We would have never given up our principles, not even in the utter isolation we endured in the early years of our imprisonment, and I know that our brothers who remain in prison will do the same even in the most difficult conditions. However, the solidarity and support that we have received from the Cuban people and so many other friends everywhere make your sentence easier to bear and become to us a commitment of resistance and combativeness.

15) How do you appraise your friendship with Oscar López Rivera? I’m in touch with him and he told me he has a great affection for you.

I was honored to share with Oscar a little more than four years of my prison time. He is a person of strong convictions that I respect and admire. It was thanks to him, for example, that I took up drawing. He’s been a painter for many years and helped me take my first steps.

I learned many things from him. He lived through the struggles of the 1960s and 70s in the US, the Vietnam War and, in the 1950s, the Puerto Rican migration to the US, where they suffered poverty and racial discrimination. There’s a part of US history that is not found in any textbook: that of the struggle waged by revolutionary African-Americans, Chicanos, Puerto Ricans and even Anglo-Saxons, whose groups were very active in the 1970s as they clashed with the system’s most ferocious repression.

Oscar is quite familiar with that struggle, so he told me about it and gave me books written by some of those who were involved in it. For instance, some African-American political prisoners have been in prison for over 40 years as a result, and they’re largely unknown even in their own communities. We also talked very much about Puerto Rico and the reality of life in that island that remains a US colony even now in the 21st century.

Oscar has spent over 30 years in prison and suffered a great deal of mistreatment, especially in the first two decades, in the hands of the authorities, who poured on him all the hatred they feel for those they call political enemies. So I also learned from him about life in prison.

Since he’s well-informed and has a clearly-defined ideology, I could talk with him about the country’s political situation, topical subjects, history, etc. and gained a knowledge I would otherwise had missed, as what prevails in prison is misinformation about, indifference to, and disregard for those topics.

Oscar is a great human being that made my stay in prison all the more productive in terms of my preparation and education. I wish him all the best, and that the support of his people and friends lead to his release, although I know very well that he’s willing to make as many sacrifices as necessary and do it with cool-headedness, dignity and honor. But he deserves to be free with his sisters, his daughter, his granddaughter and his people. My warmest regards for him.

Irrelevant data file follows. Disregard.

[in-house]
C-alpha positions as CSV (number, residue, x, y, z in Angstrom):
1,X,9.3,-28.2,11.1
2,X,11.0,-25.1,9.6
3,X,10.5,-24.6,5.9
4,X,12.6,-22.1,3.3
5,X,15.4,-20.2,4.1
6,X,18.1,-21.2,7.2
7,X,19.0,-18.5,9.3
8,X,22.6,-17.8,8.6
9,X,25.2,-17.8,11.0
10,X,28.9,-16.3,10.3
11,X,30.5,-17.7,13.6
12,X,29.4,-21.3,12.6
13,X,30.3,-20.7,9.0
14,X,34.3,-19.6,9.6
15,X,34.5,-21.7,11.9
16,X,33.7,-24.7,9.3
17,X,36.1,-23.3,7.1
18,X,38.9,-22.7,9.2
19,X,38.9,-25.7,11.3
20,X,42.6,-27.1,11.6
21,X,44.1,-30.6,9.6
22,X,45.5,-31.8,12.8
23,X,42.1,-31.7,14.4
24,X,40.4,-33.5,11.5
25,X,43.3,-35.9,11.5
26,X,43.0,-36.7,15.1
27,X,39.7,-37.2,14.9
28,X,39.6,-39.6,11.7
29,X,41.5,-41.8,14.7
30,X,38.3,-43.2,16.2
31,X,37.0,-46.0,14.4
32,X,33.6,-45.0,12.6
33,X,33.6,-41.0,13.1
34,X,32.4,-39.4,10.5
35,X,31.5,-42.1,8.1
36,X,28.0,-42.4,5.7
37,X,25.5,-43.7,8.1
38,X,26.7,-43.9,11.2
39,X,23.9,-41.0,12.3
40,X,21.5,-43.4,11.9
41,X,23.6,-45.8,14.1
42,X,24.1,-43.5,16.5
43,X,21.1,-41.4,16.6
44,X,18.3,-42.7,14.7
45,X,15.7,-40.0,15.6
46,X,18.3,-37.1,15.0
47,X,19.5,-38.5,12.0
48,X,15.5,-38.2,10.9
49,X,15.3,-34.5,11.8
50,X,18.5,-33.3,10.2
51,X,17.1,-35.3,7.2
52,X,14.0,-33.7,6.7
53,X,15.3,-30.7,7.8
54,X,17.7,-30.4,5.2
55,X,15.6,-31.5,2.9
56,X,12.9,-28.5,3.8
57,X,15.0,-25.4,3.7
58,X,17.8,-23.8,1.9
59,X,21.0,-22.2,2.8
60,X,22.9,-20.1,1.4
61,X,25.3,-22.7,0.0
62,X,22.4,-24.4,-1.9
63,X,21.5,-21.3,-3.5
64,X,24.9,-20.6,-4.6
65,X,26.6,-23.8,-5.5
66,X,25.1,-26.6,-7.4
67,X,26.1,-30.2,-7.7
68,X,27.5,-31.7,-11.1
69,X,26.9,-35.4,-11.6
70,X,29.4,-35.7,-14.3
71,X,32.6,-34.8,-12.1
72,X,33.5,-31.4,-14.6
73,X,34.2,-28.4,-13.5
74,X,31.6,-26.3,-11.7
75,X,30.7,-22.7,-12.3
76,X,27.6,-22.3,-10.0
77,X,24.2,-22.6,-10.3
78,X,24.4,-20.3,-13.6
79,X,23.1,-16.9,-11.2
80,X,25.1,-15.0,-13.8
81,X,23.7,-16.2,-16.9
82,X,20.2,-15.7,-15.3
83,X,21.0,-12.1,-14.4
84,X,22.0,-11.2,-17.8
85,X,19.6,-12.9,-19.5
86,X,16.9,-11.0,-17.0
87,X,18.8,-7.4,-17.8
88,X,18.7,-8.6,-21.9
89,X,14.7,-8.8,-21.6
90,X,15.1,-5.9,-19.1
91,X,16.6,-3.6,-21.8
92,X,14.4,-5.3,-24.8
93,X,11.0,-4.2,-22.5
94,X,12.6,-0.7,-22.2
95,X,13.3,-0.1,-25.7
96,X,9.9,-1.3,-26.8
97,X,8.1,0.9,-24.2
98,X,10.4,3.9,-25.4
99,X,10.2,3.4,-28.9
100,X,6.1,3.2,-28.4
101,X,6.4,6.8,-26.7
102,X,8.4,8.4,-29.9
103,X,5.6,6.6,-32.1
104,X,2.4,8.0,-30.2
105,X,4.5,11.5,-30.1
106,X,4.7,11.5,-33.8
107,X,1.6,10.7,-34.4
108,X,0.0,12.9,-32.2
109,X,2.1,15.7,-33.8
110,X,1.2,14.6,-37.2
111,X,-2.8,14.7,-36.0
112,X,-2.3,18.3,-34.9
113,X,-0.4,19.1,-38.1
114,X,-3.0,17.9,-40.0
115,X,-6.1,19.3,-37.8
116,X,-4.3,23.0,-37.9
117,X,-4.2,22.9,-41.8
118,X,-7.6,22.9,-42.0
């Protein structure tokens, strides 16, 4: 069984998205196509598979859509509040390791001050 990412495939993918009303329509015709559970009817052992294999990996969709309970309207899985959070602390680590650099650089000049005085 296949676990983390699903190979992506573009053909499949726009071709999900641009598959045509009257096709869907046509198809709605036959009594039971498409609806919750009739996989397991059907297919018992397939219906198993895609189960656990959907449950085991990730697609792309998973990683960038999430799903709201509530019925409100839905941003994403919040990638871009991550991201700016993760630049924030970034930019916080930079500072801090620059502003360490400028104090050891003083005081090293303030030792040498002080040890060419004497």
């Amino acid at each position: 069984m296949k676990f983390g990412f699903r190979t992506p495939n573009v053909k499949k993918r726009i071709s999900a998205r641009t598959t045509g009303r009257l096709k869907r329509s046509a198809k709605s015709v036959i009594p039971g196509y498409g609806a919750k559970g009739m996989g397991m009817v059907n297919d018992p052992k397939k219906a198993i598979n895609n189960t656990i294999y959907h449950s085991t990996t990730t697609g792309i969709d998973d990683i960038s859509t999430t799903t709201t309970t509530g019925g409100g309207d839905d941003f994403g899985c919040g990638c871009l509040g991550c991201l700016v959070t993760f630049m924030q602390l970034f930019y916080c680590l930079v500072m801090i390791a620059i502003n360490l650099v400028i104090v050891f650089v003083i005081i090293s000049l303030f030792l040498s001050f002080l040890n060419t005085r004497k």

16) Any plans for when you arrive in the island?

At first, above all else, to spend time with my family and Rosa Aurora, from whom I’ve been separated for so many years; greet my brothers’ relatives; to meet with friends I have not seen for a long time; and to try to fill myself up with the Island and the lifestyle we’re used to enjoying and which I miss so much. I’d like to swim in the sea –weather permitting– and walk around Havana. These are the first things to do, there will be time afterwards to make other plans.

As to the future, generally speaking, I will join the struggle for the return of my other brothers and strive for that goal to the best of my ability.

Yasmani Surita Siam
Suki Neve
Ida Garberi
Norelys Morales Aguilera
Iroel Sanchez Espinoza
Jessica Acevedo Alfonso
Gabriel Torres Rodríguez
Yeilén Delgado Calvo
Rouslyn Navia
Disamis Arcia
István Ojeda

A CubaNews translation.
Edited by Walter Lippmann

Cuba prioritizes clean energy

February 25, 2014


by Livia Rodríguez Delis – Granma International

As part of the updating of its economic model, Cuba has prioritized a change in policies to promote energy efficiency and the development of renewable resources.

Currently, the country is highly dependent on fossil fuels, with only 3.9% of electricity generated using renewable resources, creating not only a significant source of pollution, but higher prices as well, given that the cost of these fuels in transferred to other products.

Cuba annually generates 17,586 gigawatts per hour (gwh) of electricity, with peak time demand of approximately 3,156 megawatts (mw), while total losses in transmission and distribution amount to 17.6%.